alexa Effects of a Hardness Discrimination Task in Failed Back Surgery Syndrome with Severe Low Back Pain and Disturbed Body Image: Case study | OMICS International
ISSN: 2165-7025
Journal of Novel Physiotherapies
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Effects of a Hardness Discrimination Task in Failed Back Surgery Syndrome with Severe Low Back Pain and Disturbed Body Image: Case study

Tomohiko Nishigami1,2*, Hiroyuki Okuno3, Hideki Nakano4, Yutaka Omura3, Michihiro Osumi3,4, Shimizu Michele Eisemann1, Motohiro tsujishita1, Akira Mibu5and Takahiro Ushida2
1Department of Physical Therapy, Konan Woman’s University, Japan
2Multidisciplinary Pain Center, Aichi Medical University, Japan
3Neurocognitive Center, Setsunan General Hospital, Japan
4Department of Neurorehabilitation, Graduate School of Health Sciences, Kio University, Japan
5Rehablitation Center, Tanabe Orthopaedics, Japan
Corresponding Author : Tomohiko Nishigami
Department of Physical Therapy
Konan Woman’s University; 6-2-23
Morikita-machi, Higashinada-ku
Kobe, 658-0001, Japan
Tel: +81 78 413 3648
Fax: +81 78 413 3742
E-mail: [email protected]
Received September 04, 2012; Accepted September 27, 2012; Published September 30, 2012
Citation: Nishigami T, Okuno H, Nakano H, Omura Y, Osumi M, et al. (2012) Effects of a Hardness Discrimination Task in Failed Back Surgery Syndrome with Severe Low Back Pain and Disturbed Body Image: Case study. J Nov Physiother S1:008. doi: 10.4172/2165-7025.S1-008
Copyright: © 2012 Nishigami T, et al. This is an open-access article distributed under the terms of the Creative Commons Attribution License, which permits unrestricted use, distribution, and reproduction in any medium, provided the original author and source are credited.

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Abstract

A 20-year-old woman began experiencing low back pain (LBP) in September 2008 and dysesthesia, pain in the left leg, muscle weakness, and gait disturbance in January 2009. Three low back surgery were performed in April, May and July 2009, respectively. However, her symptoms were relieved for only a few days, eventually re-emerging and intensifying. On our initial examination, on physical contact, a sharp increase in pain was experienced in the left lower back (numerical rating scale: NRS = 10). Loss of body image in the left lower back with severe pain was presented. Lying in the supine position, independent upright sitting, and trunk flexion to the left beyond a certain point were impossible. Motor imagery and tactile discrimination training were performed. However the training was not effective. Next, the patient was asked to determine the various degrees of hardness of the sponge material that was placed on the left lower back of another person; she was simultaneously instructed to imagine it being placed on her own left lower back. Hardness discrimination training was performed for 20 min a day, 6 days a week for 4 weeks. EEG was performed to determine the cortical activation in the somatosensory cortex during motor imagery and the hardness discrimination task. Four weeks after hardness discrimination training, on contact with the left lower back, left LBP decreased from 10/10 to 5/10 on the subjective NRS. In addition, perception of body image in the left lower back improved. Lying in the supine position, independent upright sitting, and trunk flexion to the left became possible. Neural activity was observed in the right somatosensory cortex in the hardness discrimination task compared with the control task. These results raised the possibility that hardness discrimination training decreased pain through reorganization of the somatosensory cortex.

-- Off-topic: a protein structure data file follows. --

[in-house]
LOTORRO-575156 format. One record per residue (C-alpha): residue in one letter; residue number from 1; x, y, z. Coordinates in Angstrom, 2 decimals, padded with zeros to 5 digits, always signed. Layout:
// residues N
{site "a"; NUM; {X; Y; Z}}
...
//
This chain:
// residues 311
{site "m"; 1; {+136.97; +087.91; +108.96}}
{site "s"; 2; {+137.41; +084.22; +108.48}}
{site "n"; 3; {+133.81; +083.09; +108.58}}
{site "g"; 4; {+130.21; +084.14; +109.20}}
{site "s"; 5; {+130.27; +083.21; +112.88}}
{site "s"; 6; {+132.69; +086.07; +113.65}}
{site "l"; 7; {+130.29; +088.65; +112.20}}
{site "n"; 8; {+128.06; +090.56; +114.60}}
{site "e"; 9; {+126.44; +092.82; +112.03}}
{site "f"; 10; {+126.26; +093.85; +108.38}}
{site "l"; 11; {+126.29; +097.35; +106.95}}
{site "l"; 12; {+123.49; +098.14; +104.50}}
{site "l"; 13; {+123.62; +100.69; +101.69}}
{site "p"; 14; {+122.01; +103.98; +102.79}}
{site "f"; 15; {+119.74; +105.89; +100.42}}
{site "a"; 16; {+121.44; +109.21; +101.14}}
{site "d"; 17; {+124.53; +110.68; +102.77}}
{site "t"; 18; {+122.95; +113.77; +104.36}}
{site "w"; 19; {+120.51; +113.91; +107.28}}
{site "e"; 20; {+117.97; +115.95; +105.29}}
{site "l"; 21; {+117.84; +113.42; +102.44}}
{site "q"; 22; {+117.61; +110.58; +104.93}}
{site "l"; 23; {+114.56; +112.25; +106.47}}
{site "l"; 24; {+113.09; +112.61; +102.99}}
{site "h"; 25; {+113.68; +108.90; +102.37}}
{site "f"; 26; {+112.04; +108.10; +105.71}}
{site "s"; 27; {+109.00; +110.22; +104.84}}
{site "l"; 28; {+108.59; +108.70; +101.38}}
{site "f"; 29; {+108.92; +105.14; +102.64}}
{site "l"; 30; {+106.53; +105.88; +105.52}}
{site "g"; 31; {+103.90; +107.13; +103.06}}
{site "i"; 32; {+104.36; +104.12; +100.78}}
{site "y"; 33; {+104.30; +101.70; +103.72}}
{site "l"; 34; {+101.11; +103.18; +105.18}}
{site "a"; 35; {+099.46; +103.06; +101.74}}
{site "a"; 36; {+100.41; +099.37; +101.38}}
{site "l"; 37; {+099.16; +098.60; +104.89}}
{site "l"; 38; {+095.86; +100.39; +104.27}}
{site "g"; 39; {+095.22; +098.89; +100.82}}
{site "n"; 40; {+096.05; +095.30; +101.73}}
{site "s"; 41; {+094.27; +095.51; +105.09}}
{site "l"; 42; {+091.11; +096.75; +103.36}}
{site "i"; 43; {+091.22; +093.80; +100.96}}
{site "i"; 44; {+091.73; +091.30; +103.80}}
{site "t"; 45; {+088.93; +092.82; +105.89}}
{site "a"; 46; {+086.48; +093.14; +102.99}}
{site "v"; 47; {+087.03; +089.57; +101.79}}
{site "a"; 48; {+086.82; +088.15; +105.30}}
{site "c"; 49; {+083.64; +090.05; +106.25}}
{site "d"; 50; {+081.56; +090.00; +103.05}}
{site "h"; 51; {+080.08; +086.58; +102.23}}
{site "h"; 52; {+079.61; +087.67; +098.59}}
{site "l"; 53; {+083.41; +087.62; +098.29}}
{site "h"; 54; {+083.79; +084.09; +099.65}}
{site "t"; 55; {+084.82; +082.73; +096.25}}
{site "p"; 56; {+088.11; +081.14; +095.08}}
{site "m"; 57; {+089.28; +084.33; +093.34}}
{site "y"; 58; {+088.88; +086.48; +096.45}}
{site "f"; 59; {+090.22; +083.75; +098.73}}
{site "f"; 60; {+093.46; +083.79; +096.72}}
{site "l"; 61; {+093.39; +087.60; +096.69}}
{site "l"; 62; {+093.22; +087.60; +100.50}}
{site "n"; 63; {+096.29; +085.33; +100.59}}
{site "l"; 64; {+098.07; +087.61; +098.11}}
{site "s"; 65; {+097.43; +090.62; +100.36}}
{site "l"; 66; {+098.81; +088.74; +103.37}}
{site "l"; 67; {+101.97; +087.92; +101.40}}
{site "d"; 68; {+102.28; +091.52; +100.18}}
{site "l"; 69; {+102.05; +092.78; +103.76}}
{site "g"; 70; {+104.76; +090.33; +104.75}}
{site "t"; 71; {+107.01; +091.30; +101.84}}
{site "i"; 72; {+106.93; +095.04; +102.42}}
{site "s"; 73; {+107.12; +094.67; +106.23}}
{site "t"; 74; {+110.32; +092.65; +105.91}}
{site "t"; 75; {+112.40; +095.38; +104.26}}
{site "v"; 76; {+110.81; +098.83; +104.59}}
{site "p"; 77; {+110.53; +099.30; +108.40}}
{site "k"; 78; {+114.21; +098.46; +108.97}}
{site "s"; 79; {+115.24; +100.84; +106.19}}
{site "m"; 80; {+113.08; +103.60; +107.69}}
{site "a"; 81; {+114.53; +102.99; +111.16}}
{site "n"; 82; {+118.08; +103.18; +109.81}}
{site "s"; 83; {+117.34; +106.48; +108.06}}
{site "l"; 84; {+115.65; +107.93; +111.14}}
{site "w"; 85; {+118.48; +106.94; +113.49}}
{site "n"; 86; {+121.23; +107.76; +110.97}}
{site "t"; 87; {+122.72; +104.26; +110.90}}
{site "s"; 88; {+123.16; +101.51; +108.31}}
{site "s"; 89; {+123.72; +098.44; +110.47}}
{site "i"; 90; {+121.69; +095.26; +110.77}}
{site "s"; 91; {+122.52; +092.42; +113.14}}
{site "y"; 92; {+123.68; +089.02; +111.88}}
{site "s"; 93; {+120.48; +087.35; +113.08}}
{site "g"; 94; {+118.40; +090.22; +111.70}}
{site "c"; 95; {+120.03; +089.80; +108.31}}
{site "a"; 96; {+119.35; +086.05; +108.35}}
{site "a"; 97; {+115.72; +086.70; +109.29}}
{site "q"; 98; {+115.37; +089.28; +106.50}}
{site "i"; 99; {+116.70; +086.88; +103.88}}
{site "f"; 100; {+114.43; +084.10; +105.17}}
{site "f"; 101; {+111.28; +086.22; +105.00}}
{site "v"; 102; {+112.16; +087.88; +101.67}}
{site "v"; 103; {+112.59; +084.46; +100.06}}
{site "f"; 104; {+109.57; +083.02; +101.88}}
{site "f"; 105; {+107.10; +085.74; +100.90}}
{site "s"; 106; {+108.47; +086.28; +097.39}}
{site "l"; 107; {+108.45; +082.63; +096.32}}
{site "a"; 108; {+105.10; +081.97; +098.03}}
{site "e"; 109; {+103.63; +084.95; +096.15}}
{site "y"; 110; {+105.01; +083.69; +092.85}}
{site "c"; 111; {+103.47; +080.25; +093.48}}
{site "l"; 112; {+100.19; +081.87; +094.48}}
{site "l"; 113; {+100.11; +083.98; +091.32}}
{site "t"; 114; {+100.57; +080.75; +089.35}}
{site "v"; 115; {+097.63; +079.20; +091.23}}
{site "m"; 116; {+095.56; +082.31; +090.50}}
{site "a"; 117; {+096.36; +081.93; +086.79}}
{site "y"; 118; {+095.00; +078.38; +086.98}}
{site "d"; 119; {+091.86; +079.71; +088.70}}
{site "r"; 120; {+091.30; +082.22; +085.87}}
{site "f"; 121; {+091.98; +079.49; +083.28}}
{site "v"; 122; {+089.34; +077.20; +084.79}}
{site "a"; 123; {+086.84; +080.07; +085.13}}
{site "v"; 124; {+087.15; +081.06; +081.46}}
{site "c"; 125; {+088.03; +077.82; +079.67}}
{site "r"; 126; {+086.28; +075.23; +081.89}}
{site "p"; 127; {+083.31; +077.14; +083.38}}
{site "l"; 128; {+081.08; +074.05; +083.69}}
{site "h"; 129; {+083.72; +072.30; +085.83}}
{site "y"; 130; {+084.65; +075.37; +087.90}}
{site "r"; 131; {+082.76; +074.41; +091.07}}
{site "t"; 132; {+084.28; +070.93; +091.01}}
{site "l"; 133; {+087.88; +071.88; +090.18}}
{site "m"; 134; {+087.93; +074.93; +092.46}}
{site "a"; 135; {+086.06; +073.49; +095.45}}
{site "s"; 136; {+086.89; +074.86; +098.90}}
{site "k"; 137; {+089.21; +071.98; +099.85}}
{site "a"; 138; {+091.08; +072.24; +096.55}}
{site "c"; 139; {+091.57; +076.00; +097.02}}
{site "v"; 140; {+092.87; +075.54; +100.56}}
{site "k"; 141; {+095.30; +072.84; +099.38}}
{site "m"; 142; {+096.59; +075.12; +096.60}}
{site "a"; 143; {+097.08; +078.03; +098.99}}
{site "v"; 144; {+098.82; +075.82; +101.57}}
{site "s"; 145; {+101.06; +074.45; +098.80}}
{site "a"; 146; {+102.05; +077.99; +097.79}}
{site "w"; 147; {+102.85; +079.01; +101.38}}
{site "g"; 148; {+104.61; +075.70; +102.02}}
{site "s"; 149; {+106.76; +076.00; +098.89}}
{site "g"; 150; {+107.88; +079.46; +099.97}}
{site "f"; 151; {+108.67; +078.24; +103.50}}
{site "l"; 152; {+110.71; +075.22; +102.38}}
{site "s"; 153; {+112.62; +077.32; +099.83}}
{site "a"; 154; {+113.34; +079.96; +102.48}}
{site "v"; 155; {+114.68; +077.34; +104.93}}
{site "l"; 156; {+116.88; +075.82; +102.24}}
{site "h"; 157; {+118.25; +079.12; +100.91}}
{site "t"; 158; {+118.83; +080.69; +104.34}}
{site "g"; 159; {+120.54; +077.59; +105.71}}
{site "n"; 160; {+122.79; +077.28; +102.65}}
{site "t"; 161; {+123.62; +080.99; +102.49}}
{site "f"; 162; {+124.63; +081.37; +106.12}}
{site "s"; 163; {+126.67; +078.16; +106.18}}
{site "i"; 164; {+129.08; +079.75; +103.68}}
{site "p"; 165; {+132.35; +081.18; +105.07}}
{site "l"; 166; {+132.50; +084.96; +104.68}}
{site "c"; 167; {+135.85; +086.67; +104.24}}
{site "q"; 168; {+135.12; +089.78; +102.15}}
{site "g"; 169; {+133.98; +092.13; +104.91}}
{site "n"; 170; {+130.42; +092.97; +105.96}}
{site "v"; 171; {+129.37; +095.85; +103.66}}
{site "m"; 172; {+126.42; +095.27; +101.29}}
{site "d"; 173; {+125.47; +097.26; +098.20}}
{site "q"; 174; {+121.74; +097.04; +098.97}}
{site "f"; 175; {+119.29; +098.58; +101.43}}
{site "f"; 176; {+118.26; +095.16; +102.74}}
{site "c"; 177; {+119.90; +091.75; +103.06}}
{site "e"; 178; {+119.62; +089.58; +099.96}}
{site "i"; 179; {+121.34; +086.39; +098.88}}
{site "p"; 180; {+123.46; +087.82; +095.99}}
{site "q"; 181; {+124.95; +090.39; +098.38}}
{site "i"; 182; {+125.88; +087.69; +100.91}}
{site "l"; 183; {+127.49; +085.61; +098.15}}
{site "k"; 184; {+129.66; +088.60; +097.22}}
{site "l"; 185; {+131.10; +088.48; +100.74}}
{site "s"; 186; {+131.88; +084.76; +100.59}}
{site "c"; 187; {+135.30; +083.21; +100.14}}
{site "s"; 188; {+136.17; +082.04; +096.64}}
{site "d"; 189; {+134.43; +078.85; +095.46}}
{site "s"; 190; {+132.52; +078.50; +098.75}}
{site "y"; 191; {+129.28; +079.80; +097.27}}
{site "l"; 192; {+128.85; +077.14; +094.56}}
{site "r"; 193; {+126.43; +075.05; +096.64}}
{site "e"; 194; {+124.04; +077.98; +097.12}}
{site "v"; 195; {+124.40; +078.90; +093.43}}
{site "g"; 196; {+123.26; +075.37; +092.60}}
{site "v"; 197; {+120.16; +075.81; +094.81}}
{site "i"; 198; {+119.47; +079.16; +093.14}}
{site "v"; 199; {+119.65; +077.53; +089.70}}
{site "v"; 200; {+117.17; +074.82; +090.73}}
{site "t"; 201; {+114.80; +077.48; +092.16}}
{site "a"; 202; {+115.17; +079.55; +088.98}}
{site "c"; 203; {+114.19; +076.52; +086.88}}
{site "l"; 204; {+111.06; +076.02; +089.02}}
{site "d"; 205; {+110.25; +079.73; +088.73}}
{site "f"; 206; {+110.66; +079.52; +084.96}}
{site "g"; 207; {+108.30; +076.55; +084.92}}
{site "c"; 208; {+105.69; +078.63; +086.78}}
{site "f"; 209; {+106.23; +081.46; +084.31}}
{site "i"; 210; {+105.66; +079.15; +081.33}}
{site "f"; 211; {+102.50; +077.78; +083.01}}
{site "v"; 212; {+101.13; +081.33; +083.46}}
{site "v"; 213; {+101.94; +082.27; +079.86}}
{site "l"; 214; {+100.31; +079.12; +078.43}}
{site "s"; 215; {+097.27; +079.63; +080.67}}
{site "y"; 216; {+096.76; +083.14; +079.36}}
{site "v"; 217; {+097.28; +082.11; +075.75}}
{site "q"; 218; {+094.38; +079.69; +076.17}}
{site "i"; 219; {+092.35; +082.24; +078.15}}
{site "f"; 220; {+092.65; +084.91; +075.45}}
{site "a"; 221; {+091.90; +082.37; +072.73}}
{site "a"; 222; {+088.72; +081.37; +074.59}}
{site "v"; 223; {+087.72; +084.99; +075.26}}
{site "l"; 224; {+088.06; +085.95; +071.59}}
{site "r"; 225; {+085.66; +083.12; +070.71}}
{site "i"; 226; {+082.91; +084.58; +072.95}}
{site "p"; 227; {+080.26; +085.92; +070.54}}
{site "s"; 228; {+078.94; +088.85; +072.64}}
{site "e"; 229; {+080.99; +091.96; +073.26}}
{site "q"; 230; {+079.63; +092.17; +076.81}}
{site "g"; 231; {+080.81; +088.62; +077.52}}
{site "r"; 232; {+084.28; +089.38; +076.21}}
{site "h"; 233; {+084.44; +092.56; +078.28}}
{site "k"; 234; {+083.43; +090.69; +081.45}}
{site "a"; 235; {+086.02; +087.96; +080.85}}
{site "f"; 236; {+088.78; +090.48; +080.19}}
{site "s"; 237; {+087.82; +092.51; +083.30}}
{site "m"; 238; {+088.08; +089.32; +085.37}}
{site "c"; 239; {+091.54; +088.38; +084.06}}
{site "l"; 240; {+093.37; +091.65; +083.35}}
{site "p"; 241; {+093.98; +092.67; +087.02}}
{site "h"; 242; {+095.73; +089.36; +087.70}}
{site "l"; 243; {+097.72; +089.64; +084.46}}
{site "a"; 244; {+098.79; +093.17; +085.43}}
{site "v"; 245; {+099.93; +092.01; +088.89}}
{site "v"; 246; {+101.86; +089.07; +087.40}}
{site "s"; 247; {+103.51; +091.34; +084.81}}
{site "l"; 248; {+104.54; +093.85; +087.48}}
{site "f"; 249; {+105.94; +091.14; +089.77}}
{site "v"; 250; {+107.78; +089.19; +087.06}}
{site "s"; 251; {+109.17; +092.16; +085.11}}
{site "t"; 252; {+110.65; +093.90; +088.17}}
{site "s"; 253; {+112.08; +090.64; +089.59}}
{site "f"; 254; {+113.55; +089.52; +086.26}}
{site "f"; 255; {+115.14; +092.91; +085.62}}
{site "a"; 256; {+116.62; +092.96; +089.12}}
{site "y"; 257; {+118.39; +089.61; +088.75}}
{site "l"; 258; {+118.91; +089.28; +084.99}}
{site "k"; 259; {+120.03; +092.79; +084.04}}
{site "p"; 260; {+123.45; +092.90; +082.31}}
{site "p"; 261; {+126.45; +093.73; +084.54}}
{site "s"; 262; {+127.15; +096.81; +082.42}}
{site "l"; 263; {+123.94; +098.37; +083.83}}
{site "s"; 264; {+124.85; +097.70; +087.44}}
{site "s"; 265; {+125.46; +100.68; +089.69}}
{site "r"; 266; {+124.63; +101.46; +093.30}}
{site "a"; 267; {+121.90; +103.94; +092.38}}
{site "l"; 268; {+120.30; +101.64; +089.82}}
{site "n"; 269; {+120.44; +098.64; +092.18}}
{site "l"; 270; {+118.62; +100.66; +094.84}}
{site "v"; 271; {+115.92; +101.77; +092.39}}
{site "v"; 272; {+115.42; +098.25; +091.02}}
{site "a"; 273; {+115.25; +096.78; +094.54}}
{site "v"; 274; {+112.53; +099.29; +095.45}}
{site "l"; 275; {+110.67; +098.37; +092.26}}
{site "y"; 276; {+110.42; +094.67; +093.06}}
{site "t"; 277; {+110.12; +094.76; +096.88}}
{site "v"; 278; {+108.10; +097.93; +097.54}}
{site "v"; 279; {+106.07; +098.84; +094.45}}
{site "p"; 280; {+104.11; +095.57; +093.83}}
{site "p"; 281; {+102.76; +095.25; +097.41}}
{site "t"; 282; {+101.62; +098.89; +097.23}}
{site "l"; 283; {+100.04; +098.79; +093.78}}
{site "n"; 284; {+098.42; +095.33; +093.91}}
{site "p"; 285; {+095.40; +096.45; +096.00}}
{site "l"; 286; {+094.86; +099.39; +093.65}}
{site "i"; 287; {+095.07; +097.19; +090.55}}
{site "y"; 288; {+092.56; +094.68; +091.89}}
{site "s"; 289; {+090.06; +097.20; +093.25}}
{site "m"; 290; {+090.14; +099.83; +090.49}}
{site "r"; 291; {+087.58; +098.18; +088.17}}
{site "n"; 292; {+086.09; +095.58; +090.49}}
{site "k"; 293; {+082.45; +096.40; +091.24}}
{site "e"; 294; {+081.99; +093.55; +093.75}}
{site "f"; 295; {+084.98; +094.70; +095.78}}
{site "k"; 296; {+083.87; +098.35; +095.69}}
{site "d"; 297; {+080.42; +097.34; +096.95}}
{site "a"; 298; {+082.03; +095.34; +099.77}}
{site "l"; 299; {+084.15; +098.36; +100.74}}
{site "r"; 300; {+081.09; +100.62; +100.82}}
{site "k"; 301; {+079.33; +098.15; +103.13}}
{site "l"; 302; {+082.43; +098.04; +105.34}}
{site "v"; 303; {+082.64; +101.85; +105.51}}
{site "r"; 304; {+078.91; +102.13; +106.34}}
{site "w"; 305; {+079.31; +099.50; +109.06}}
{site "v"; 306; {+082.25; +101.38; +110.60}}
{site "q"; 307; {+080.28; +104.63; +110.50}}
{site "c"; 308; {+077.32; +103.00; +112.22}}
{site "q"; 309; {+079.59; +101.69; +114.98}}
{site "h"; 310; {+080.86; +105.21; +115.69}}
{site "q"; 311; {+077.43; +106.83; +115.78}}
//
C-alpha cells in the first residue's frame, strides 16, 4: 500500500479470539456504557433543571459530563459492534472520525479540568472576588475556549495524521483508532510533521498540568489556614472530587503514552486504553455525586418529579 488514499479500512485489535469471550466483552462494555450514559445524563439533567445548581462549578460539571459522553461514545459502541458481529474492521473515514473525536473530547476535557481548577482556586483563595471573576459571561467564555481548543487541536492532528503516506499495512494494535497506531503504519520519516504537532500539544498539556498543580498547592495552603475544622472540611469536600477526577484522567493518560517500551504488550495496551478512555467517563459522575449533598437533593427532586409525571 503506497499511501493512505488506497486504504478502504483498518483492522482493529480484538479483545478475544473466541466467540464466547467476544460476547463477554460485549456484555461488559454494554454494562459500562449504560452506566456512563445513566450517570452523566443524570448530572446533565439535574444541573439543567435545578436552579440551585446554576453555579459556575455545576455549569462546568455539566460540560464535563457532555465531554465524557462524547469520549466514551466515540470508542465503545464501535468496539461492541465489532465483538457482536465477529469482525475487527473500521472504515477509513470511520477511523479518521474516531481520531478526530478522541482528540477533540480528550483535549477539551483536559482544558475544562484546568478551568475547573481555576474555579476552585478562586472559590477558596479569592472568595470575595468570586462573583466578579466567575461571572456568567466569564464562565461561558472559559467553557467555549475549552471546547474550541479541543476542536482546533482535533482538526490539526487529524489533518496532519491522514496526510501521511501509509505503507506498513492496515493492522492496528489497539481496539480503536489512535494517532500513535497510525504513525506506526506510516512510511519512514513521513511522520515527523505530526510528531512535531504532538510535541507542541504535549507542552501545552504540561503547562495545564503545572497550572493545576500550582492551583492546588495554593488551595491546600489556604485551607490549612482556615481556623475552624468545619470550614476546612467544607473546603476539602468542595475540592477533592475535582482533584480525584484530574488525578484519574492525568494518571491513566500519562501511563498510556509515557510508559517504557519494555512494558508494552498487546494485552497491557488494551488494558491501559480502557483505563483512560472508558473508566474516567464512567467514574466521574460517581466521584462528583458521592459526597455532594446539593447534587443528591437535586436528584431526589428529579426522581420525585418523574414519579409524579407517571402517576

Keywords
Pain; Low back pain; Failed back surgery syndrome; Body image; Discrimination; Somatosensory cortex; Electroencephalography
Introduction
Failed back surgery syndrome (FBSS) is defined as persistent chronic low back pain and/or leg pain for more than 1 year, despite treatment with 1 or more surgical procedures. Patients with FBSS often do not experience lasting relief even after administration of therapies such as repeat surgery, medication, and neuromodulation techniques. However, the effectiveness of physical therapy for FBSS has not been reported.